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Should Something Ever Go Wrong At GeoVisions

Posted by Randy LeGrant | May 28, 2014 11:34:00 AM

GeoVisions Travel SafetyNothing is as important as our participant's safety.  Absolutely nothing.

So, when the troubles in Thailand started about two-weeks ago, we huddled up to evaluate safety and risk.  After 39 years of doing this day-in-and-day-out, we're good at it.  We know how to evaluate the risk of sending someone to an area with participant safety at the crux of the matter.

In fact, GeoVisions utilizes a customized "Crisis Management" manual that we have written and updated over the years that is used when we do face a crisis and each project is visited and a six-page Site Inspection Check-list must be filled out and approved before even one participant puts boots on the ground.

GeoVisions is uniquely positioned to know what's going on in Thailand because we have an office in Bangkok.  We have a strong partner in Hua Hin.  And we're a designated sponsor for the J-1 Summer Work and Travel program where we receive hundreds of Thai college students here in the US each year.  That means even more boots on the ground and a very close relationship to the U.S. Department of State.

Since everything is still quiet in Thailand and everyone is going about their business, we talked to our teachers there now.  No one, from the North to the South, city or rural indicated any issue at all.  Our partners and our office in Bangkok reported complete calm.  We were satisfied that we would contact our teachers each week for an "on-the-ground-check-up" and use that measure as 50% of our decision on how to move forward.  If our teachers, who are all over Thailand, reported calm and if our multiple partners and our office in Thailand reported calm ... we were fine.

But since safety is "job-one" at GeoVisions, we decided to change the hotel we normally use for the first night in Bangkok to a hotel at the airport for now.  You can have a look at it using this link.

And keep in mind GeoVisions does not just send teachers to Thailand and bring Thai college students to the US. We also send language camp counselor groups, home-tutors by way of the Conversation Corps, and interns. Thailand is a substantial destination for GeoVisions participants.  Making sure everyone is well rested and healthy to begin their project falls into the "safety" aspect of our decisions.  Rather than pick everyone up and transfer them 3 hours to Hua Hin ... we like to let people catch their breath and get some reset. Then we make our way to the coast.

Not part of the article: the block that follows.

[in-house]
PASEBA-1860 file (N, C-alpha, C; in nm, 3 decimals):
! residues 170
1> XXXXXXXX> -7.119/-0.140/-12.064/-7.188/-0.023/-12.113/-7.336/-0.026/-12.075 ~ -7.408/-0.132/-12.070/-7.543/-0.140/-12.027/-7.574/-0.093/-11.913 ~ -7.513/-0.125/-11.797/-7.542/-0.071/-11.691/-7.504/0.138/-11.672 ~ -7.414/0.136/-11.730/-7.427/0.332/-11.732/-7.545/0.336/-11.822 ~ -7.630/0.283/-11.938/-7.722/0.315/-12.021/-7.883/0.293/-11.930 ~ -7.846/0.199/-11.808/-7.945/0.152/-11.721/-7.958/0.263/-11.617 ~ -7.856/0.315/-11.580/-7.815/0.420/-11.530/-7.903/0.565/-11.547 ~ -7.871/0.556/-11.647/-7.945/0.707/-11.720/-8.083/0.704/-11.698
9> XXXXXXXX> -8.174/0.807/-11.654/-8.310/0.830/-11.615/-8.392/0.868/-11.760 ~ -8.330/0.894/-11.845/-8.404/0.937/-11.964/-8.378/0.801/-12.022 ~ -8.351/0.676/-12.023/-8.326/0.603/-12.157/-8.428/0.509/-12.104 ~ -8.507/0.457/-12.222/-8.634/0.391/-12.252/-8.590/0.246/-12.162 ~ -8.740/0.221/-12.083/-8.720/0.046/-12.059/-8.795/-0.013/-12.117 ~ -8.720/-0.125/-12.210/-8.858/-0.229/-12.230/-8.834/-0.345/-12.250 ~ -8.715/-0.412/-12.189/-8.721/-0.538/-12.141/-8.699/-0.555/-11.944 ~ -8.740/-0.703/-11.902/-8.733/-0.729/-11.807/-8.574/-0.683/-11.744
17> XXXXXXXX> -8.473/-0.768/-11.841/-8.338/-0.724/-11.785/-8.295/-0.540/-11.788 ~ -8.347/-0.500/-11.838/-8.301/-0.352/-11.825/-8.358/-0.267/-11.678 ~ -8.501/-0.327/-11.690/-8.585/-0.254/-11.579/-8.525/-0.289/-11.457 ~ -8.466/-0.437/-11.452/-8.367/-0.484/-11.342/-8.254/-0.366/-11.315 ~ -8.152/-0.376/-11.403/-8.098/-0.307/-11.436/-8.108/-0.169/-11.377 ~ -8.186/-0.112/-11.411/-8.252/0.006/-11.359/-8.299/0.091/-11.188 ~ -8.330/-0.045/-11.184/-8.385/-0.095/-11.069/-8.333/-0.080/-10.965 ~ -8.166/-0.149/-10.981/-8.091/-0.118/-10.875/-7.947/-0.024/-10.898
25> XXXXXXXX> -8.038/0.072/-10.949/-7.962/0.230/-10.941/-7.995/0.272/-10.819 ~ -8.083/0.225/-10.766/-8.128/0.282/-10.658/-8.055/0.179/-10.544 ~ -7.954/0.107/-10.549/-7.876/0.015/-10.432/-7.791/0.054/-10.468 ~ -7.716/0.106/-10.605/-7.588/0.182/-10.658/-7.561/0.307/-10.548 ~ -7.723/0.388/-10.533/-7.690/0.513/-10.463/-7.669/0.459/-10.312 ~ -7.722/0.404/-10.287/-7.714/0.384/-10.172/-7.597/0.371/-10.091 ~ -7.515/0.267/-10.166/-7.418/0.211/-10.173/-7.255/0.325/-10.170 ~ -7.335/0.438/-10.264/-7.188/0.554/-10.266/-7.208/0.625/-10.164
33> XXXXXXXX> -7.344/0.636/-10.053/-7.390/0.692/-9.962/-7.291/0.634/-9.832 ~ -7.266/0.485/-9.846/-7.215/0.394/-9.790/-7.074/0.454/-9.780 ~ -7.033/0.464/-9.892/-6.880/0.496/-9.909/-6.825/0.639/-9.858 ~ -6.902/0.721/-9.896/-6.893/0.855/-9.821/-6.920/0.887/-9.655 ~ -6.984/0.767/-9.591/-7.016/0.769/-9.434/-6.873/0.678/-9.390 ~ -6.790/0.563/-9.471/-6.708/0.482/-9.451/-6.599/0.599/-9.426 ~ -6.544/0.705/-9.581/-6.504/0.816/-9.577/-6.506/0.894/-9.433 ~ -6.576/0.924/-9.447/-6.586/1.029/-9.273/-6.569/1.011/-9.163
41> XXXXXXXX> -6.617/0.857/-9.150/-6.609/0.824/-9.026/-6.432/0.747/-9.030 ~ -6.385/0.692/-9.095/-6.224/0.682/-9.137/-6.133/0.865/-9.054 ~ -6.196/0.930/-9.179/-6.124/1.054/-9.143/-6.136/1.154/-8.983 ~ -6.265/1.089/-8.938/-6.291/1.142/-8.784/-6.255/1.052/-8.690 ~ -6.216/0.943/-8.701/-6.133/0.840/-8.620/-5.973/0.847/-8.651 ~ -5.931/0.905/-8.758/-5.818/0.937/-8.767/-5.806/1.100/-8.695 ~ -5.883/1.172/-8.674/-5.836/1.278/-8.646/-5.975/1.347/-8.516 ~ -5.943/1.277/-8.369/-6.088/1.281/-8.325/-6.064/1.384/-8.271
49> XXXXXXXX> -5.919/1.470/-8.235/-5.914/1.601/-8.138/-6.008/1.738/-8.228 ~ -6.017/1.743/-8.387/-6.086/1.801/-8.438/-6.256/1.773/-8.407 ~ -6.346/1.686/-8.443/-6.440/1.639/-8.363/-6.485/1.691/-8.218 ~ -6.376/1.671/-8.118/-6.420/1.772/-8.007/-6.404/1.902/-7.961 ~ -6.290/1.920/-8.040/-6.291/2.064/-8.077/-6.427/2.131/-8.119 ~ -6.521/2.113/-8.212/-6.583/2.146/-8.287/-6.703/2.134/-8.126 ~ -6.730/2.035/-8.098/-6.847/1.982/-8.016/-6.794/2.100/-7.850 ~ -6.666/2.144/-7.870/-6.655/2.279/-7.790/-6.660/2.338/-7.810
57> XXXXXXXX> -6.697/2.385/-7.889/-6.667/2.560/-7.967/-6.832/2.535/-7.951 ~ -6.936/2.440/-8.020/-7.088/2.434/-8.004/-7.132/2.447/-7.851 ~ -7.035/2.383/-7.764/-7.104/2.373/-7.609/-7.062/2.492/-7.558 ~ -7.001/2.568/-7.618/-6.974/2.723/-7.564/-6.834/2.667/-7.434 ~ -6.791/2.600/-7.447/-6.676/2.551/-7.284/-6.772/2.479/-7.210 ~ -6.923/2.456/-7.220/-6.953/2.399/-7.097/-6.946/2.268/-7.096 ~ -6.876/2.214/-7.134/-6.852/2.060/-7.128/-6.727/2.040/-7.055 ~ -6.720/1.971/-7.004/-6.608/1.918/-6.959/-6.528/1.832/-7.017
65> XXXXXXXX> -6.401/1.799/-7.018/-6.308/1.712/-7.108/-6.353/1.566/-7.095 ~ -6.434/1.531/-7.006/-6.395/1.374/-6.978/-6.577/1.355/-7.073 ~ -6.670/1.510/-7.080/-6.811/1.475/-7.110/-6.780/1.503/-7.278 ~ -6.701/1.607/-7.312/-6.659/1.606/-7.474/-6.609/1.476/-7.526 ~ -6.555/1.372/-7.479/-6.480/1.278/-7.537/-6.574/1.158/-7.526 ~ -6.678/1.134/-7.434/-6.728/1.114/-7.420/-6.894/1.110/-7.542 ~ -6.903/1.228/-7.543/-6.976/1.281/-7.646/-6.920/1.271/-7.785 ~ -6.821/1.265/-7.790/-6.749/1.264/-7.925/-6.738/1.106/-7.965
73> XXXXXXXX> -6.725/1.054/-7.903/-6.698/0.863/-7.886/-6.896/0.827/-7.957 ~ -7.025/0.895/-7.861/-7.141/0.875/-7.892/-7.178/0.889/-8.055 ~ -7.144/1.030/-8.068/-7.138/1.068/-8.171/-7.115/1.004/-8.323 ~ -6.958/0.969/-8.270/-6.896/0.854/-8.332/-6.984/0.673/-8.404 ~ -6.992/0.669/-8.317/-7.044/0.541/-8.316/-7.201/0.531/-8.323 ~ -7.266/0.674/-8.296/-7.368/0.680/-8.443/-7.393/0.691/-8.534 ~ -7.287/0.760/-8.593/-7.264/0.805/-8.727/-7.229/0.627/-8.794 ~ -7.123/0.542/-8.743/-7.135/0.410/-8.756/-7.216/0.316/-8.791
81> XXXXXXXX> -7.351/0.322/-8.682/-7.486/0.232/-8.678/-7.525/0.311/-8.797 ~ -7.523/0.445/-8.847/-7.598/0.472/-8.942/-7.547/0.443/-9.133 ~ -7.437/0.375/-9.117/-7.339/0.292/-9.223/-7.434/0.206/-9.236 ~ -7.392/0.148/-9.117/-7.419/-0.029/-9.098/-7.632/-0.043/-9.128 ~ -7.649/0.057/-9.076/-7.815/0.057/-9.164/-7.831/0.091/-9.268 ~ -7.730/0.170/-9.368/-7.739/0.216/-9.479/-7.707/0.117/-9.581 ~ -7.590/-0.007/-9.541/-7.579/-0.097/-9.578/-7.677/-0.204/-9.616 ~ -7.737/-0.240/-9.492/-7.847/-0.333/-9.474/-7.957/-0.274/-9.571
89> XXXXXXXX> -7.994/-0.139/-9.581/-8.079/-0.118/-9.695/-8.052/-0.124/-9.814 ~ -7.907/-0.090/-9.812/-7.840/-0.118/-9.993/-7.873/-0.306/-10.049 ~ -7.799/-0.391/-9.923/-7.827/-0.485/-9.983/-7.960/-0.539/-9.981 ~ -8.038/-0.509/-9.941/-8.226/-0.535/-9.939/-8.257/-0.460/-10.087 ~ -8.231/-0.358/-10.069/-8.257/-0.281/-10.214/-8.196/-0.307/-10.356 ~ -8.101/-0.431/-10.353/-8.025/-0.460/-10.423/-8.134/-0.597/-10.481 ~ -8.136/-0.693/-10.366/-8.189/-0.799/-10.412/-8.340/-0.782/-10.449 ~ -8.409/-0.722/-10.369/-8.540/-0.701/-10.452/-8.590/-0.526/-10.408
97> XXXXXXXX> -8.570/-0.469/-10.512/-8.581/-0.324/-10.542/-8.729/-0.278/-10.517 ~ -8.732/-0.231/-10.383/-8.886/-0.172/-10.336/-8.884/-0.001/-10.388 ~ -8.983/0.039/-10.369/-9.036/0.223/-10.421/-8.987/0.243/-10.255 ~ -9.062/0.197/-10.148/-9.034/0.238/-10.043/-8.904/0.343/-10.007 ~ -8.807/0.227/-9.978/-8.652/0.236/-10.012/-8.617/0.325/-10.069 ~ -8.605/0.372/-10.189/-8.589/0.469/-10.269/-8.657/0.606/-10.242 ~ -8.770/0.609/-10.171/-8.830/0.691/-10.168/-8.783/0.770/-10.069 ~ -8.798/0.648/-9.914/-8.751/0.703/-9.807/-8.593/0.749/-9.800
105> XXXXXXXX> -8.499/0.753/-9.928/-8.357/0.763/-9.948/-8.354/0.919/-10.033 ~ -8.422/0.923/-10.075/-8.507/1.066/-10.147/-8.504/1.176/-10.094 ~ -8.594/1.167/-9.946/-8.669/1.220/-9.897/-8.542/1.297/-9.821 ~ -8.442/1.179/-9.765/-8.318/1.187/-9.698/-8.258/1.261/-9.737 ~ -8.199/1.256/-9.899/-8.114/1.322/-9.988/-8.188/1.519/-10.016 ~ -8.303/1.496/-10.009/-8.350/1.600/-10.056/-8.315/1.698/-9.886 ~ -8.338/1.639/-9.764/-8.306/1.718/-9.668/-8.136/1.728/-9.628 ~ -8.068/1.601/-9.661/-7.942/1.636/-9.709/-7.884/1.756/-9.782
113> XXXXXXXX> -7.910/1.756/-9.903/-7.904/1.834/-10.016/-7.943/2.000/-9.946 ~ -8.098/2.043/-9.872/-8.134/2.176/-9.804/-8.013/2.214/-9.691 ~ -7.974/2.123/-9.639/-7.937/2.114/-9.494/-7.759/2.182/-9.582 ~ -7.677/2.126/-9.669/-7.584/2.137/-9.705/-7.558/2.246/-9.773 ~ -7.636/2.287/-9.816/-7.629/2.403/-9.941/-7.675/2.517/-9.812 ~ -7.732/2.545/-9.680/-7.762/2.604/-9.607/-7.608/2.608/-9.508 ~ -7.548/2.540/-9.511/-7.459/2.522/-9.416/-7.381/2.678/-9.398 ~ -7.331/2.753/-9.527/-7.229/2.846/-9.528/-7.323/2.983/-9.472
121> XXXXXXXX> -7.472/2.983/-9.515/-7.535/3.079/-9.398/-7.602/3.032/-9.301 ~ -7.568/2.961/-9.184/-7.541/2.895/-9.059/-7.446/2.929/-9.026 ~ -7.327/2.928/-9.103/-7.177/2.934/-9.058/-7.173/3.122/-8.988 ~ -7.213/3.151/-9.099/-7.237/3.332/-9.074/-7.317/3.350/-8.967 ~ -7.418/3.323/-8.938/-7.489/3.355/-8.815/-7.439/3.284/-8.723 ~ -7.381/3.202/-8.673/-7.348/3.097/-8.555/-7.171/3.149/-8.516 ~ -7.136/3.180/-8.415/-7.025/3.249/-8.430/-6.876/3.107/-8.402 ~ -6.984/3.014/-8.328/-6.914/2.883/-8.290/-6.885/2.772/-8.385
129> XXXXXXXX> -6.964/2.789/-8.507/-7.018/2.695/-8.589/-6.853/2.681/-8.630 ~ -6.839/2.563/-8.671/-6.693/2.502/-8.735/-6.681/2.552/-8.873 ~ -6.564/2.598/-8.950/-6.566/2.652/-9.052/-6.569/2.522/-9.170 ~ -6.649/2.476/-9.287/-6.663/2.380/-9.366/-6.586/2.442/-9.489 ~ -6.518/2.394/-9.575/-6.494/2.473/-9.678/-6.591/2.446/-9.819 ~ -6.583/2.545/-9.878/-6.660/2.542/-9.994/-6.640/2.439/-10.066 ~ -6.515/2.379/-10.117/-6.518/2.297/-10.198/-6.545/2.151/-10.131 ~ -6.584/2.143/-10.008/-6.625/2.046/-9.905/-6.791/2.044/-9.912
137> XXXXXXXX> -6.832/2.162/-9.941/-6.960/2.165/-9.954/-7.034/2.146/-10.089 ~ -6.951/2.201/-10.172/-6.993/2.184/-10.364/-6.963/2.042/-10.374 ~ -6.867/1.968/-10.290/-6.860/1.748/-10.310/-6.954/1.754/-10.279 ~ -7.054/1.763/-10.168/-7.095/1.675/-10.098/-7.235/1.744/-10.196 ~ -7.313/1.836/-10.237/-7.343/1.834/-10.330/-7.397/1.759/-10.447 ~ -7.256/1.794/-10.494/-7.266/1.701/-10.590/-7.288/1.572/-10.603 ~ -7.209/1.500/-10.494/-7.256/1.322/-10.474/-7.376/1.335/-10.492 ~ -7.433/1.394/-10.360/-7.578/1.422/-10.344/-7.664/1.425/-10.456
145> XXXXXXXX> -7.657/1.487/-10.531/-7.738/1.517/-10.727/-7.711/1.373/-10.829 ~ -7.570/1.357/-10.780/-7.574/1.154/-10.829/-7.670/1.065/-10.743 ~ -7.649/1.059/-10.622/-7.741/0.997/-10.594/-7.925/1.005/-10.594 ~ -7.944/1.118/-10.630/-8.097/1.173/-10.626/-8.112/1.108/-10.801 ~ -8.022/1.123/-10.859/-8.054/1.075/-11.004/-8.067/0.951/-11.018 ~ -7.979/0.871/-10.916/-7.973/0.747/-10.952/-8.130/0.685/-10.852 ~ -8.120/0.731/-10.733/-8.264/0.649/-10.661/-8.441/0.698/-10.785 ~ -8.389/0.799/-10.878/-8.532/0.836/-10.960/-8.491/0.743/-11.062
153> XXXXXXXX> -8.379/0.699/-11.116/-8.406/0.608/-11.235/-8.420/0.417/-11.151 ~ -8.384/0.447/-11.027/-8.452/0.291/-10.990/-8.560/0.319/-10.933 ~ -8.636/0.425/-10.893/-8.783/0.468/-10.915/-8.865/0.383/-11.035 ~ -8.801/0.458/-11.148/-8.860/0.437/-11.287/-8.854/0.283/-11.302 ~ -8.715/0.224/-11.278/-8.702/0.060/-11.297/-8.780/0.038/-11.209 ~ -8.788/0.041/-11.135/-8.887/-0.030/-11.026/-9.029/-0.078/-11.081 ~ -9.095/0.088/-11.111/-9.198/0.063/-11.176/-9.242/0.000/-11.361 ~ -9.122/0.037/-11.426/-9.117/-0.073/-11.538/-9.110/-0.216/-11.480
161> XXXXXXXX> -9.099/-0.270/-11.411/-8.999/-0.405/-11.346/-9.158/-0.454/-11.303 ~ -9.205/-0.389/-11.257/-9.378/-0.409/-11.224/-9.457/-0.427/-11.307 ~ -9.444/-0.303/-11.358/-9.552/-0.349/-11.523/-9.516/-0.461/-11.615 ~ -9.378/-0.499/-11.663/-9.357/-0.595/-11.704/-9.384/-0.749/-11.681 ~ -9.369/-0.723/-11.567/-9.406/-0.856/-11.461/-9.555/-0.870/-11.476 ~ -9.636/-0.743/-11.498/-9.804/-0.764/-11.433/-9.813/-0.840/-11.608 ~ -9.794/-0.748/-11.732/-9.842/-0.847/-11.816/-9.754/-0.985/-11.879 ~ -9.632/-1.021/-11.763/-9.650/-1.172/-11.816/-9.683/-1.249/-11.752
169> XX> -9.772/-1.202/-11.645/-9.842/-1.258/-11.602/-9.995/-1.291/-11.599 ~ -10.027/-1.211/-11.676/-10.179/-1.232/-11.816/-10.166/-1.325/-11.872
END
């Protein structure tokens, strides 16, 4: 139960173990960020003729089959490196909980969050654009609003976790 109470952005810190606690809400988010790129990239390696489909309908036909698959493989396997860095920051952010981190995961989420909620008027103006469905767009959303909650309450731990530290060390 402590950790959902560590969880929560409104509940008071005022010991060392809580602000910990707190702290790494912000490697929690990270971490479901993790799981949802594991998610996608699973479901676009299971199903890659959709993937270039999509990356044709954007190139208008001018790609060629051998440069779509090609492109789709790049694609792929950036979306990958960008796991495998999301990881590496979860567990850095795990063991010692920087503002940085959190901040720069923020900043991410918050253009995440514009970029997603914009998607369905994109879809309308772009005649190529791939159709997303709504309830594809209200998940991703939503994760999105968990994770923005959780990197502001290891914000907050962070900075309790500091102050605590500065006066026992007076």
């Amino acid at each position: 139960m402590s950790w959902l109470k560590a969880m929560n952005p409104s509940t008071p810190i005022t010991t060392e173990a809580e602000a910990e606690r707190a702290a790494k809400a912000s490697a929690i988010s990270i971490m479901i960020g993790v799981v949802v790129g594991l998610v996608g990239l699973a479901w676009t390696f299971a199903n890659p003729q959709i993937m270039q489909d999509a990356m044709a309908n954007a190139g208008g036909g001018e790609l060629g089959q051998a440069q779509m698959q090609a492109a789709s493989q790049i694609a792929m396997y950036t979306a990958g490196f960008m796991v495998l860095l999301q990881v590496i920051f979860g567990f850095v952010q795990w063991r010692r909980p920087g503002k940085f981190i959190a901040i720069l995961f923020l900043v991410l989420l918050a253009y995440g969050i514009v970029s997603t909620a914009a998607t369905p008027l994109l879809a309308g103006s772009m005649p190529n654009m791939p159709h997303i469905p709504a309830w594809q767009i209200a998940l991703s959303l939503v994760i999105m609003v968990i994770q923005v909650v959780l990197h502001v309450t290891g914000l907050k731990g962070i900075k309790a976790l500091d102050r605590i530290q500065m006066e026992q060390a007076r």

So we're using a hotel at the airport for now ... participants will get their rest and will then go out to Hua Hin the next day never even entering or being that close to Bangkok.  The airport is 45 minutes outside the city and the road to Hua Hin skirts the city.  That one decision created safety, distance and rest.  It was a good one.

Once in Hua Hin (the summer home of the King of Thailand) we're home free.  Hua Hin is 3 hours away from Bangkok and our language counselors, interns, teachers and tutors are all performing their daily tasks well outside Bangkok ... and they are all safe and happy right where they are.

GeoVisions has it's ducks in a row.We will continue to check in each week with everyone, which we think is an excellent barometer on safety, and of course utilize our many partners and staff in Thailand for more support and information to make good decisions ... keeping safety as job-one.

I'm proud of how we calculate risk and safety for our participants who have given a big portion of their daily routine and their money to better themselves and their host community in Thailand.  Those participants deserve our full attention to events all over Southeast Asia.  I'm proud that we have the infrastructure so that if anything ever goes wrong ... our first priority is our participants.

Should anything ever go wrong at GeoVisions ... our ducks are in a row.

Written by Randy LeGrant

Randy is the Executive Director of the GeoVisions Foundation. He has spent the last 44 years managing organizations that send people abroad on cultural and educational exchanges.

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